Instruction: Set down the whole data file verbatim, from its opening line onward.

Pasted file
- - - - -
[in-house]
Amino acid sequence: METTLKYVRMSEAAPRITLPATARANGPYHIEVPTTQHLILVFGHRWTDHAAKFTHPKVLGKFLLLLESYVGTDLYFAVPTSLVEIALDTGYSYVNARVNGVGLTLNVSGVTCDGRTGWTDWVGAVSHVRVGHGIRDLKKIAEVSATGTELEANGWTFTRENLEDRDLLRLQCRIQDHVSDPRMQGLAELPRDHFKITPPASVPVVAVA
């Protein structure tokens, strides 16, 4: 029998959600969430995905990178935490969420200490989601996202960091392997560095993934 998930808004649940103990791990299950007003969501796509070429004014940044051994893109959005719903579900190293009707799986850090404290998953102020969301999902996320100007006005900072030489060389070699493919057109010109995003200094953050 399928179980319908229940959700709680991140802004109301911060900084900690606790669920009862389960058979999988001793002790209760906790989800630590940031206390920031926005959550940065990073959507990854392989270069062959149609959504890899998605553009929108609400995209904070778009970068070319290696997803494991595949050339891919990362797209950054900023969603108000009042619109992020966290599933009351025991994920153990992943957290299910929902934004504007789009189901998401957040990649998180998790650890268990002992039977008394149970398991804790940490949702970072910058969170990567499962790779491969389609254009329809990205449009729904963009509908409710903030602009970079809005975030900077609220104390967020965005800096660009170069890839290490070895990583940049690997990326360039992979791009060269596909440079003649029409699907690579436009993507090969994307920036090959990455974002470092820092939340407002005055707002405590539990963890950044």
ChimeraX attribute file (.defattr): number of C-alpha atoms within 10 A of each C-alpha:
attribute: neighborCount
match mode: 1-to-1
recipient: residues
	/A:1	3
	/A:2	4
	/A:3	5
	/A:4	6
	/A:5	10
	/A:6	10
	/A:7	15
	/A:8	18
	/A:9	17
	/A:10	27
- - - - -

[in-house]
Amino acid sequence: METTLKYVRMSEAAPRITLPATARANGPYHIEVPTTQHLILVFGHRWTDHAAKFTHPKVLGKFLLLLESYVGTDLYFAVPTSLVEIALDTGYSYVNARVNGVGLTLNVSGVTCDGRTGWTDWVGAVSHVRVGHGIRDLKKIAEVSATGTELEANGWTFTRENLEDRDLLRLQCRIQDHVSDPRMQGLAELPRDHFKITPPASVPVVAVA
């Protein structure tokens, strides 16, 4: 029998959600969430995905990178935490969420200490989601996202960091392997560095993934 998930808004649940103990791990299950007003969501796509070429004014940044051994893109959005719903579900190293009707799986850090404290998953102020969301999902996320100007006005900072030489060389070699493919057109010109995003200094953050 399928179980319908229940959700709680991140802004109301911060900084900690606790669920009862389960058979999988001793002790209760906790989800630590940031206390920031926005959550940065990073959507990854392989270069062959149609959504890899998605553009929108609400995209904070778009970068070319290696997803494991595949050339891919990362797209950054900023969603108000009042619109992020966290599933009351025991994920153990992943957290299910929902934004504007789009189901998401957040990649998180998790650890268990002992039977008394149970398991804790940490949702970072910058969170990567499962790779491969389609254009329809990205449009729904963009509908409710903030602009970079809005975030900077609220104390967020965005800096660009170069890839290490070895990583940049690997990326360039992979791009060269596909440079003649029409699907690579436009993507090969994307920036090959990455974002470092820092939340407002005055707002405590539990963890950044």
ChimeraX attribute file (.defattr): number of C-alpha atoms within 10 A of each C-alpha:
attribute: neighborCount
match mode: 1-to-1
recipient: residues
	/A:1	3
	/A:2	4
	/A:3	5
	/A:4	6
	/A:5	10
	/A:6	10
	/A:7	15
	/A:8	18
	/A:9	17
	/A:10	27